Category Archives: Music et al

Boomers Meet Beatles

Boomers Meet Beatles!

January 20, 1964

Boomers Meet Beatles

Boomers Meet Beatles

Though Meet the Beatles! is actually the second Beatles album released in the United States, for many American Boomers, it is the first Beatle album.

It may even have been the first album a Boomer ever bought.

Capital Records released the album on January 20, 1964 in the middle of The Singing Nun album’s two month run at the top of Billboard.

Meet the Beatles!  hit #1 on February 15 and stayed there until May 2 when The Beatles Second Album took over the top spot.

Vee Jay Records had released Introducing The Beatles on January 10, but Capital’s superior marketing made it seem like Meet the Beatles! was the only Beatle album out there.

Boomers Meet Beatles

Robert Freeman

Robert Freeman did the famous (and often parodied) cover, It had already been used in the United Kingdom for With the Beatles (the Beatles second UK-released album). A blue tint was added for the US release.

Freeman recalled that, “They had to fit in the square format of the cover, so rather than have them all in a line, I put Ringo in the bottom right corner, since he was the last to join the group. He was also the shortest.”

Paul McCartney said, “He arranged us in a hotel corridor: it was very un-studio-like. The corridor was very dark, and there was a window at the end, and by using this heavy source of natural light coming from the right, he got that very moody picture which most people think he must have worked at forever and ever. But it was only an hour. He sat down, took a couple of rolls, and that was it.” (both quotes from the McCartney dot com site)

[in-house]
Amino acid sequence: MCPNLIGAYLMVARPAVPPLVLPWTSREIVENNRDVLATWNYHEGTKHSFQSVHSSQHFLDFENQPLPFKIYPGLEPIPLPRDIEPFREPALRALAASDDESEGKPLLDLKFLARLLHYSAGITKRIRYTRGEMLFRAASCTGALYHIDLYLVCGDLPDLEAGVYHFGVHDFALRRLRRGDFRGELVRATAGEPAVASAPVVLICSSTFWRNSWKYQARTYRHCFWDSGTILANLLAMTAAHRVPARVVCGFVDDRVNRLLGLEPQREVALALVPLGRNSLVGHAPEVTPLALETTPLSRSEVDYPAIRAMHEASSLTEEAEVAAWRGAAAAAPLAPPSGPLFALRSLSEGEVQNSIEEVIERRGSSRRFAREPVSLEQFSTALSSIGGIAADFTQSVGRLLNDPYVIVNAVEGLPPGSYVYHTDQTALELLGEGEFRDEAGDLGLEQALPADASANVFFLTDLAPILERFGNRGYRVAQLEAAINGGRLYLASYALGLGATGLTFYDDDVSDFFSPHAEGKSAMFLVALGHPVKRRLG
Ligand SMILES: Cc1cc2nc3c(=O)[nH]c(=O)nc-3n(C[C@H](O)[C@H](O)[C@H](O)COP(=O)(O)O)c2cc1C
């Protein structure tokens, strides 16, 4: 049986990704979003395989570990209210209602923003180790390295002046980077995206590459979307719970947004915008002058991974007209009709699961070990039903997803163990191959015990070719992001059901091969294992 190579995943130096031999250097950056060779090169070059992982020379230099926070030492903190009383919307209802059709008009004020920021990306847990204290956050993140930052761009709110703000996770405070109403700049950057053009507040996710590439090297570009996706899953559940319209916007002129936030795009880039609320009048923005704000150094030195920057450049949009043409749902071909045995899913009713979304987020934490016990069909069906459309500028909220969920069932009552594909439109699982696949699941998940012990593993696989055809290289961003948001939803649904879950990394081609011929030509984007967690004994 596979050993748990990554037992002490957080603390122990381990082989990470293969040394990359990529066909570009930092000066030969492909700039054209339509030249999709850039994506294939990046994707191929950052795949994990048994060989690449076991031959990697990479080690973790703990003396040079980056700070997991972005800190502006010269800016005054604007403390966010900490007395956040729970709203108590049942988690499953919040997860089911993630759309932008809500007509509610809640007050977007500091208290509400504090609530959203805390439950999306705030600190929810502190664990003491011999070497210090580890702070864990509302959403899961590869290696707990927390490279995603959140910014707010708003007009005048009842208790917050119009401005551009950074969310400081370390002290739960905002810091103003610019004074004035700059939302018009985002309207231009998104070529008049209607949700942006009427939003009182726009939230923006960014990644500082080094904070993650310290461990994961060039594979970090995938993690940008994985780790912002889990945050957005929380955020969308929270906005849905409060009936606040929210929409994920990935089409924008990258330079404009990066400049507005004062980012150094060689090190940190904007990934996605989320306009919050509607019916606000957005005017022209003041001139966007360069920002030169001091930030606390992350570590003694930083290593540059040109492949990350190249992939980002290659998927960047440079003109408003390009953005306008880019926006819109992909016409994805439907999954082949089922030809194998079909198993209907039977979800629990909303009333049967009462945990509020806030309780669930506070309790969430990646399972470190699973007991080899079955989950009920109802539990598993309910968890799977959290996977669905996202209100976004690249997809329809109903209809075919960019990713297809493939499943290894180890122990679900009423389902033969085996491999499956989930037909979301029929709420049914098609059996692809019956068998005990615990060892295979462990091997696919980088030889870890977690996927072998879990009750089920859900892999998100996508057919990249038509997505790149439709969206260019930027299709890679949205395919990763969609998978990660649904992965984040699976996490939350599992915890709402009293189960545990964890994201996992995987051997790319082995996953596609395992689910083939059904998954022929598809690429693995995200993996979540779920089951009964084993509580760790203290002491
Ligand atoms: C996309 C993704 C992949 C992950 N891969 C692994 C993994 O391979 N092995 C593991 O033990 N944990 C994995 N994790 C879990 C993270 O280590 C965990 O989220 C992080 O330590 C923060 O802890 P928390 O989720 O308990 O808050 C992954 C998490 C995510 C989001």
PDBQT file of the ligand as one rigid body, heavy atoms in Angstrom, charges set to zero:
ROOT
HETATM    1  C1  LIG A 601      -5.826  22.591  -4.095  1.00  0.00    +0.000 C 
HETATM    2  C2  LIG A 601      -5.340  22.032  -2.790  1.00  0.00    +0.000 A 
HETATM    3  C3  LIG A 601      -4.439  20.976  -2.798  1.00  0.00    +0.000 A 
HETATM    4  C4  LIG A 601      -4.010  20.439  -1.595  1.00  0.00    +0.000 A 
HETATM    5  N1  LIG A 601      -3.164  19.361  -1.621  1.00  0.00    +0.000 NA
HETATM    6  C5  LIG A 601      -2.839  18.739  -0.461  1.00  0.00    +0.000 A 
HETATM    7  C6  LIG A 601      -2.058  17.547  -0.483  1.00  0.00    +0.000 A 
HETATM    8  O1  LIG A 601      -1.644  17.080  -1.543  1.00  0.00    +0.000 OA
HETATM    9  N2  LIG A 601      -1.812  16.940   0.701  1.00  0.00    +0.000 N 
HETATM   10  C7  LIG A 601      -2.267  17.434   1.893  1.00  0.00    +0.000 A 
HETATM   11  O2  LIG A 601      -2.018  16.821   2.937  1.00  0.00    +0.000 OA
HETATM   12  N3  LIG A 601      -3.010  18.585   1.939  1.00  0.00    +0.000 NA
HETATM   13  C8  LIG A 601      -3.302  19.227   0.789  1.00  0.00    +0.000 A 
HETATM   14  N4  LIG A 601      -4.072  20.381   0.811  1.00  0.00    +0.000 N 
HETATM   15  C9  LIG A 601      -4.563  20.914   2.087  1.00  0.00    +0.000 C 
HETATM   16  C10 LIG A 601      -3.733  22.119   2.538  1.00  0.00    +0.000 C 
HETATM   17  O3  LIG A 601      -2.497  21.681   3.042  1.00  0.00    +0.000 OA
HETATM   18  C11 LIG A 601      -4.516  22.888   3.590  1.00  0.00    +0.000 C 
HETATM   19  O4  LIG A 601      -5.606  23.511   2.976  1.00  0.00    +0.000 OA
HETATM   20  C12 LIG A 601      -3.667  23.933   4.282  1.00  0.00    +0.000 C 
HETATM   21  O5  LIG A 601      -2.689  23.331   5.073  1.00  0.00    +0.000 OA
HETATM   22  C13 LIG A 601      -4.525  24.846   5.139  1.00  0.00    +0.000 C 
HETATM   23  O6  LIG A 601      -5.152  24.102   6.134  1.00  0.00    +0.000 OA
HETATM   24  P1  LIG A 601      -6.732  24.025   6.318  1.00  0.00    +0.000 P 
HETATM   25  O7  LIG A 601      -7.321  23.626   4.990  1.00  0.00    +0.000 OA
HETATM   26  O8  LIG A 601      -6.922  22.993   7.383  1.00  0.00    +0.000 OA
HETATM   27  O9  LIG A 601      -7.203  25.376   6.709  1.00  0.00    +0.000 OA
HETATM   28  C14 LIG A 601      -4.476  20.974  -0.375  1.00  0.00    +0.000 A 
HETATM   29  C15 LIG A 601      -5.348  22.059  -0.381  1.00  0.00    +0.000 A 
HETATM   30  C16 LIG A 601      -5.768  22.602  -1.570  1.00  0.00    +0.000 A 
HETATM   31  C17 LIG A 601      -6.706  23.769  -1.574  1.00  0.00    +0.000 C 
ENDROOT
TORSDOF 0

Freeman would also do the covers for Beatles For Sale, Help, and Rubber Soul.

Boomers Meet Beatles

Setting down the needle

Setting the “needle” on side 1 cut brings a flood of memories. We know the next song before it starts.

Boomers Meet the Beatles

Meet the Beatles!

Side 1

  1. I Want to Hold Your Hand
  2. I Saw Her Standing There
  3. This Boy
  4. It Won’t Be Long
  5. All I’ve Got to Do
  6. All My Loving
Side 2

  1. Don’t Bother Me
  2. Little Child
  3. Till There Was You
  4. Hold Me Tight
  5. I Wanna Be Your Man
  6. Not a Second Time

The typical American fan did not realize it, but this “album” was not 12 songs the Beatles had recorded as an album. Meet the Beatles! took their second British record, With the Beatles, dropped five covers and added three tracks, including the singles “I Want to Hold Your Hand” and “I Saw Her Standing There.”

And it only had 12 songs, unlike the usual 14 on UK releases. (It would not be until Sgt Pepper in 1967 that the world would get the same Beatle album everywhere.

Rolling Stone Magazine rates the Meet the Beatles! at #53 of the greatest rock albums of all time.

Where do you rank it?

Boomers Meet Beatles
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Guitarist Jeffrey Shurtleff

Guitarist Jeffrey Shurtleff

January 20
Happy birthday, Jeff

Joan Baez is a name fans of the Woodstock Music and Art Fair all recognize. Jeffrey Shurtleff less so.

Guitarist Jeffrey Shurtleff
Shurleff and Baez from the Woodstock movie

According to the Rate Your Music site, “Jeffrey Shurtleff was born…in Vallejo, California at Mare Island Naval Hospital.

He entered Stanford University from the Choate School in Connecticut in September 1962. In 1964, he took a year off in Mexico and worked with a Quaker project. Returning to Stanford, he lived in a commune with his brother Bill and friend David Harris named Peace and Liberation, which advocated resistance to the war in Vietnam.